The Garment Industry in Low-Income Countries: An Entry Point of Industrialization
Palgrave Macmillan IDE-JETRO Series
The diversification of economic structure is a central issue in economic development particularly for low-income countries. In the past many countries began industrialization with labor-intensive industries, typically the textile and garment industry. This study examines increasing concerns over the sustainability of growth and the degradation in working conditions throughout the ongoing globalization and trade liberalization. It explores the means through which the garment industry contributes to industrialization, poverty reduction, empowerment of undereducated workers, in particular female laborers, and shared growth in contemporary low-income countries. Through seven in-depth studies of countries - Bangladesh, Cambodia, Kenya, Madagascar, Myanmar, Pakistan, Vietnam and a cross-country study - it demonstrates dynamism in the industry which successfully leads to growth under the trade liberalization.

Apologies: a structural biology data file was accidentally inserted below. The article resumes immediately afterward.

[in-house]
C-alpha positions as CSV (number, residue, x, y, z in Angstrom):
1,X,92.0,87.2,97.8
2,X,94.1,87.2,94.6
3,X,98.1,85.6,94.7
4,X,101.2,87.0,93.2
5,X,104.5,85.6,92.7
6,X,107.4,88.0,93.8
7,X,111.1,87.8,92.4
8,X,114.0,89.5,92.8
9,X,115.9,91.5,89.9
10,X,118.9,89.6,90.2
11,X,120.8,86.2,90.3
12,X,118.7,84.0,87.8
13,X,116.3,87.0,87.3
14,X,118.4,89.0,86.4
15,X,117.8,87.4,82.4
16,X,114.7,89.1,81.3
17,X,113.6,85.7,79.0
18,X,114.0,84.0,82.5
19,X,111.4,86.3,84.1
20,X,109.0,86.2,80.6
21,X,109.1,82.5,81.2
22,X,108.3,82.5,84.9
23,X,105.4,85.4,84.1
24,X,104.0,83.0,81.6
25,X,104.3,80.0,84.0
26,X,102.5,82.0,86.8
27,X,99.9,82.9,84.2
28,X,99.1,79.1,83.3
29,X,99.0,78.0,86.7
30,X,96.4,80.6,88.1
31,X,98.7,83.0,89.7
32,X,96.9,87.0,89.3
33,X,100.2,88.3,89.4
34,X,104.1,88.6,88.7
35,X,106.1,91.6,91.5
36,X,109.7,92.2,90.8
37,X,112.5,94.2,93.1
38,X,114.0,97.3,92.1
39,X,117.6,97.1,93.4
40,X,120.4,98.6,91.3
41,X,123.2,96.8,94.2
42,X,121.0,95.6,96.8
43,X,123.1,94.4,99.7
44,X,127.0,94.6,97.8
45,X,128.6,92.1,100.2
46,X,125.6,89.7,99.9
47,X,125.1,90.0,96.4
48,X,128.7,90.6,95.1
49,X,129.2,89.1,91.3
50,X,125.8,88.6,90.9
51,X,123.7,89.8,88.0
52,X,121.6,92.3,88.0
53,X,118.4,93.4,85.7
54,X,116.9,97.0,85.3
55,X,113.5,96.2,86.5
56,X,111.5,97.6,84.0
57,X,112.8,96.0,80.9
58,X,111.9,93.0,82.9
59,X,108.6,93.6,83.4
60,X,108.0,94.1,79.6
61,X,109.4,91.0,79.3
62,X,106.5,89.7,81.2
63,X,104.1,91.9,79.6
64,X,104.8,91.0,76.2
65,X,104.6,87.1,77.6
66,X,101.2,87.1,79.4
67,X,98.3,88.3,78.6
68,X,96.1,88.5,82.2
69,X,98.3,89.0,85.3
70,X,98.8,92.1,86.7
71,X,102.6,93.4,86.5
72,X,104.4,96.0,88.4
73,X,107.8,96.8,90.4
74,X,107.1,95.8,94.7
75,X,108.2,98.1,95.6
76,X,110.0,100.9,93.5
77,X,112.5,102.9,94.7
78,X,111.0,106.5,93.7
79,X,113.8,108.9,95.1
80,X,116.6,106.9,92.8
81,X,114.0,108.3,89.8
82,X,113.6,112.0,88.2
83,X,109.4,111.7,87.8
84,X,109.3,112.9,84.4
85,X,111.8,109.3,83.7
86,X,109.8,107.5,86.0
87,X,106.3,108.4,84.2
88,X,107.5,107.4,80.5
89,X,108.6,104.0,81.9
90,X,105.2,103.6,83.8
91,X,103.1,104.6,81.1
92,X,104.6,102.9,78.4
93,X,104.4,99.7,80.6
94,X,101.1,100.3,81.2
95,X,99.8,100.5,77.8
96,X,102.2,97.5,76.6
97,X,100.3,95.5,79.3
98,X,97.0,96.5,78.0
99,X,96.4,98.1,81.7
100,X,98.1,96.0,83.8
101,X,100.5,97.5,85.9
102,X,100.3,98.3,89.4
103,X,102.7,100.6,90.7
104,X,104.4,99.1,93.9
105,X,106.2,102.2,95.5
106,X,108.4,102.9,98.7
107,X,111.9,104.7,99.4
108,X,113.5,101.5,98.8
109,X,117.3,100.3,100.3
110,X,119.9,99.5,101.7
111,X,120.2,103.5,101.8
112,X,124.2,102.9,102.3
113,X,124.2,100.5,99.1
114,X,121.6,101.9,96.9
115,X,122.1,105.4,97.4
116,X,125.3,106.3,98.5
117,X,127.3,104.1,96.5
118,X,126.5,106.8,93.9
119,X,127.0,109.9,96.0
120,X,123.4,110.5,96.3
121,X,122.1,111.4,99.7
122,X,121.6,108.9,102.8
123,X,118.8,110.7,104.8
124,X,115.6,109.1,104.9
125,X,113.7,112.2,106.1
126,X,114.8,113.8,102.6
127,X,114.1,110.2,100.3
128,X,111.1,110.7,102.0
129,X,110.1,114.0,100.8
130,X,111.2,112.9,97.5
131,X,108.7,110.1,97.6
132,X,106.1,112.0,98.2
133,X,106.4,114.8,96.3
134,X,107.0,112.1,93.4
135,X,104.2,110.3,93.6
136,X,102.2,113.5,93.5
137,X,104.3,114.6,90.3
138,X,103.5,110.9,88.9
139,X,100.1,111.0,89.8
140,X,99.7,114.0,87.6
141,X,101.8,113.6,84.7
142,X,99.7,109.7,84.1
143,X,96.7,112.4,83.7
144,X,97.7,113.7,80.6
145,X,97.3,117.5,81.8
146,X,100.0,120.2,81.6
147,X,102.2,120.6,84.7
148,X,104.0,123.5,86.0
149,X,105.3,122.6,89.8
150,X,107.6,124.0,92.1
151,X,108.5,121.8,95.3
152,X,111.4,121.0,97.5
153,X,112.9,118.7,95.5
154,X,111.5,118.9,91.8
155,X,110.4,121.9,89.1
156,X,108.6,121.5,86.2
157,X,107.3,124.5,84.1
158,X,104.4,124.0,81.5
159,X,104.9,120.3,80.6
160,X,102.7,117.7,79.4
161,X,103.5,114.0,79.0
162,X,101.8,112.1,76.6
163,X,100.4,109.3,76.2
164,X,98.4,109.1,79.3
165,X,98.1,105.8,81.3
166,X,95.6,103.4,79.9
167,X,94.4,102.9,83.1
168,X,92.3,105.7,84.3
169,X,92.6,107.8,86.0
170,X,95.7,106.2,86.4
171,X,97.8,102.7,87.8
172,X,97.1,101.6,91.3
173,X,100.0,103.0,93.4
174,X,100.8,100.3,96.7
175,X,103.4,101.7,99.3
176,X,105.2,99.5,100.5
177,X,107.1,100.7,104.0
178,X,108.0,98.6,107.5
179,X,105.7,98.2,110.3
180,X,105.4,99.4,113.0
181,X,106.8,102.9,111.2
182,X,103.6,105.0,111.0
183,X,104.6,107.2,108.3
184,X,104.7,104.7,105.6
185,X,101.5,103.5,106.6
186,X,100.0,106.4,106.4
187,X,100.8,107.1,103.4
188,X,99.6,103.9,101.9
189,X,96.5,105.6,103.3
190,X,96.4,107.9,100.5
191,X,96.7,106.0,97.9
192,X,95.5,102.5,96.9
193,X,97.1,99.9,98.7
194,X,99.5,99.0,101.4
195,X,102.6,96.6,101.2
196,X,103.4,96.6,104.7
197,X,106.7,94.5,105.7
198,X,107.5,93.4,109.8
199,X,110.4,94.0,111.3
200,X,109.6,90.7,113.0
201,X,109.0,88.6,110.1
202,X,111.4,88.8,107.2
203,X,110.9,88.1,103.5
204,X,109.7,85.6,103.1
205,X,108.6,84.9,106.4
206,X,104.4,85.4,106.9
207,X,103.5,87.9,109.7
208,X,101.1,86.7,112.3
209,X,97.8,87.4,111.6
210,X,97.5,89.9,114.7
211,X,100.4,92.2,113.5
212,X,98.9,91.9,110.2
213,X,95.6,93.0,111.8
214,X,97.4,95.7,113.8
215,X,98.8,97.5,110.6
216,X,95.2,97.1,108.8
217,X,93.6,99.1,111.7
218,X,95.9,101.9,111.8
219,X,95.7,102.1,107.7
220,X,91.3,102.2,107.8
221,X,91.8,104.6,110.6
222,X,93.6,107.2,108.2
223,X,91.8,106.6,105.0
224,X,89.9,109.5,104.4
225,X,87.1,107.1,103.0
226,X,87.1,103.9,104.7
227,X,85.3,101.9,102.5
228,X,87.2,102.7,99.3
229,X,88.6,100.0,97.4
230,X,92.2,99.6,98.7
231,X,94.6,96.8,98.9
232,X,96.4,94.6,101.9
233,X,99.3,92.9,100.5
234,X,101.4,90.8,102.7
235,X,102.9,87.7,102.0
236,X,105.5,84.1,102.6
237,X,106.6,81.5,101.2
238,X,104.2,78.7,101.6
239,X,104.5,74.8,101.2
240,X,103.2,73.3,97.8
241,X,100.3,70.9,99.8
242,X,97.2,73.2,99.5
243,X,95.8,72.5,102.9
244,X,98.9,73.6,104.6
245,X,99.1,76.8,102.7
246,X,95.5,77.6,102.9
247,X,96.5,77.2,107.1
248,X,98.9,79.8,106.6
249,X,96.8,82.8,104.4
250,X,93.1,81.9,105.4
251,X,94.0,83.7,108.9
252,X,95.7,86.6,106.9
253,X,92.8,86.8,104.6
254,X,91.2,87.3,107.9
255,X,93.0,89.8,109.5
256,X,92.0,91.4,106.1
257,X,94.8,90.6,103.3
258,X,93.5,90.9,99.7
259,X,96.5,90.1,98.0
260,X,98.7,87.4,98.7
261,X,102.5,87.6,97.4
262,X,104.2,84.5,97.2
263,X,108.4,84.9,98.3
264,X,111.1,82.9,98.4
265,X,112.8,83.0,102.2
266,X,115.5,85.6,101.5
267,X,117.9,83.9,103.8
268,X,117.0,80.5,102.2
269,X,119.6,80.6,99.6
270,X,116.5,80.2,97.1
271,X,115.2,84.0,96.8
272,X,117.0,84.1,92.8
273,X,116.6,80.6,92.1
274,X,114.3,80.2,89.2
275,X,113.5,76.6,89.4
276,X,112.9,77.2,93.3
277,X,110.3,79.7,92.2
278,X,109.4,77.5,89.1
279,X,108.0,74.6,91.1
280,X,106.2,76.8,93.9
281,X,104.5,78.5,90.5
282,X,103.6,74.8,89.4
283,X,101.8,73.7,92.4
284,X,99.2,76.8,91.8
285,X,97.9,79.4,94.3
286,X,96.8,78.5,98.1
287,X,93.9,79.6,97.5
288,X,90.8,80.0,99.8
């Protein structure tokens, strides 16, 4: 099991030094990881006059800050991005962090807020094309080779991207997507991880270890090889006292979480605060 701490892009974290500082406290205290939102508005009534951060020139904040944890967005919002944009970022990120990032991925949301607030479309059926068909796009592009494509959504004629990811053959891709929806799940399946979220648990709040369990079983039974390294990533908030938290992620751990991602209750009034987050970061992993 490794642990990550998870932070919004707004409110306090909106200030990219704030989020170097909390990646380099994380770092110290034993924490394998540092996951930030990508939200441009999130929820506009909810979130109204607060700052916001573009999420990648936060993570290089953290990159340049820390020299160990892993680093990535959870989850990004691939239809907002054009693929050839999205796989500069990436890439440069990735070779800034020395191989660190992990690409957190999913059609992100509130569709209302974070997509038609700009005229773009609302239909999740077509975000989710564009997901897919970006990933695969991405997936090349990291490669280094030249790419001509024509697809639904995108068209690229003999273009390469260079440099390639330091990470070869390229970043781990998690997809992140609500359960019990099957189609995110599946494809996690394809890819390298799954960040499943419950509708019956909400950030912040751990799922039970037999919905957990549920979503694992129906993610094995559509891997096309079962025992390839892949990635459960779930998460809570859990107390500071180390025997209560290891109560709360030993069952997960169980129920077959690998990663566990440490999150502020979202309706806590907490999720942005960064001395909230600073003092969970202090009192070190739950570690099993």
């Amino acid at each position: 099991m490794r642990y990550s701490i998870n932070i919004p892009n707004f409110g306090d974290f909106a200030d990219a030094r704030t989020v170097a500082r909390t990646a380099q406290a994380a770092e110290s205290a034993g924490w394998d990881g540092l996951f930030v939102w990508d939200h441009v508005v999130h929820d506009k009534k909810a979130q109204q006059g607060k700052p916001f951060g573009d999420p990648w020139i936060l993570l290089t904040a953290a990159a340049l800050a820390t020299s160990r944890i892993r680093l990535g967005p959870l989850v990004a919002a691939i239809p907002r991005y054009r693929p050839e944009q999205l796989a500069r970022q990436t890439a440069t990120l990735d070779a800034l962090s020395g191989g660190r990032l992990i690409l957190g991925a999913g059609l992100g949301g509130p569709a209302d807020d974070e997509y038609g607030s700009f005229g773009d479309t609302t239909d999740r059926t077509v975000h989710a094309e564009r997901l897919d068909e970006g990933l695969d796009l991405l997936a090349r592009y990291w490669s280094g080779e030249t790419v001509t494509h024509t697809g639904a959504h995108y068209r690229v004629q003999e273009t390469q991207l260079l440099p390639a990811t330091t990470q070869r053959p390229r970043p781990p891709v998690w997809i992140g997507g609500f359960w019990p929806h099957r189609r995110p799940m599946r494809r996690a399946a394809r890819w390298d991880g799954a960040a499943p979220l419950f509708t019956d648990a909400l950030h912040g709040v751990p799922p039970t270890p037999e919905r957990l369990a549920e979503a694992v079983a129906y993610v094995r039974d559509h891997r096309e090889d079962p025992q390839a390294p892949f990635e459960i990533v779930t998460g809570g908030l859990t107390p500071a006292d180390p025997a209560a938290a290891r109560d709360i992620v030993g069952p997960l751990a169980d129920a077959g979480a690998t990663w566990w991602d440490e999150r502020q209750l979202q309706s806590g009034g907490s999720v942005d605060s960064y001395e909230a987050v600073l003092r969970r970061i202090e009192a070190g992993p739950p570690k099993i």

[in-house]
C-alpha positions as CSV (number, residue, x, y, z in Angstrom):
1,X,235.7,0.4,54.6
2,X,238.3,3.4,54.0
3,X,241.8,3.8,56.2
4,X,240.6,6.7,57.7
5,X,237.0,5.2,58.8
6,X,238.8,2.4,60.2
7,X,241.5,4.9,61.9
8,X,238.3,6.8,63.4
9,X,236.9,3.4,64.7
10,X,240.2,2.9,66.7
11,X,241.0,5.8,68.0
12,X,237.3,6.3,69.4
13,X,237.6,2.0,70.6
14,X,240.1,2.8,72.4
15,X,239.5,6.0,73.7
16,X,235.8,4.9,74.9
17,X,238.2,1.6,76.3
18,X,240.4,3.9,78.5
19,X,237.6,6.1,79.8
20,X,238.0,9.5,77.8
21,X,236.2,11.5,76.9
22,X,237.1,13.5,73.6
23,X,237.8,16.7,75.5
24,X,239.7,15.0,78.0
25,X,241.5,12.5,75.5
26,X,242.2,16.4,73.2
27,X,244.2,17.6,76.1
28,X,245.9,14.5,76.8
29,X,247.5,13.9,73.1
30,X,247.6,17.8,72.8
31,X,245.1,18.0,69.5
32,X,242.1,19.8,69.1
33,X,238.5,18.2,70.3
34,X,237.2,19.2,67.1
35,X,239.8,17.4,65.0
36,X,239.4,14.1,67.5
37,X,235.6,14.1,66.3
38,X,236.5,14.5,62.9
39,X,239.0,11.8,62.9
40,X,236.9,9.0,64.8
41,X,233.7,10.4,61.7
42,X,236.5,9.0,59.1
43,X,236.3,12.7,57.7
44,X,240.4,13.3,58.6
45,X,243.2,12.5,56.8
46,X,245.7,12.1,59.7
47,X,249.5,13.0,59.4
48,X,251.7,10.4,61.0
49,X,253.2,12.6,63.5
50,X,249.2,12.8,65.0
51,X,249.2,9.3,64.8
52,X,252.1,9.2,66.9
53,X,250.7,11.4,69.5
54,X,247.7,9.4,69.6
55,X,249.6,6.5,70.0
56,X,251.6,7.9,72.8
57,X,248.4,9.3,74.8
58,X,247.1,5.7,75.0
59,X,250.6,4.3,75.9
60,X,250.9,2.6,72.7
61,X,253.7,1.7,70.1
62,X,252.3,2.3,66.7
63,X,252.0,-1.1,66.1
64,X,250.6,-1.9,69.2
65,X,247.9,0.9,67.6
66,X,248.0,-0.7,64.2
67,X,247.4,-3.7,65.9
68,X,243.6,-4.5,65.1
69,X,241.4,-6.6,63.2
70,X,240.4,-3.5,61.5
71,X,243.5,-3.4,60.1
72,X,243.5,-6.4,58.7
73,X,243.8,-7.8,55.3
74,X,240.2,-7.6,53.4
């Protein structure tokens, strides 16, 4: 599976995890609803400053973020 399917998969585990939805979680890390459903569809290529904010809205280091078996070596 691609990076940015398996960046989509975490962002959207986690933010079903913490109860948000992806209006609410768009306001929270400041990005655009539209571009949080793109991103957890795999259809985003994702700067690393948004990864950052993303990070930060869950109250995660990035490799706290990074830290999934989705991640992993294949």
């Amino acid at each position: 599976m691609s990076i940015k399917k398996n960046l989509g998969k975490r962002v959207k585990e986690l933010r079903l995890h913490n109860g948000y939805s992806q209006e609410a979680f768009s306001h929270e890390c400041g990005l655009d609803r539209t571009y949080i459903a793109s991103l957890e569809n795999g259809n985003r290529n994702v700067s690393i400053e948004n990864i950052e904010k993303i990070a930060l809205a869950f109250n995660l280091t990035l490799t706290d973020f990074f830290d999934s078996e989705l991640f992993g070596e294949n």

The Garment Industry in Low-Income Countries provides evidence against the argument that the garment industry is a static and non-innovative activity, and even a 'dead-end sector of industrialization.' It demonstrates heterogeneity within and across countries in terms of growth performance, productivity, and product upgrading. It also explores conditions of the labor market with respect to wages and female labor participation, access to the export markets and business environment across different countries. By incorporating the diverse experiences in seven countries, this text provides a broader range of implications of the development of the garment industry on industrial dynamism in low-income countries.
■ The Garment Industry in Low-Income Countries: An Entry Point of Industrialization
■ Edited by Takahiro FUKUNISHI and Tatsufumi YAMAGATA
■ May 2014発行
List of Figures
Peface and Acknowledgements
Notes on the Contributors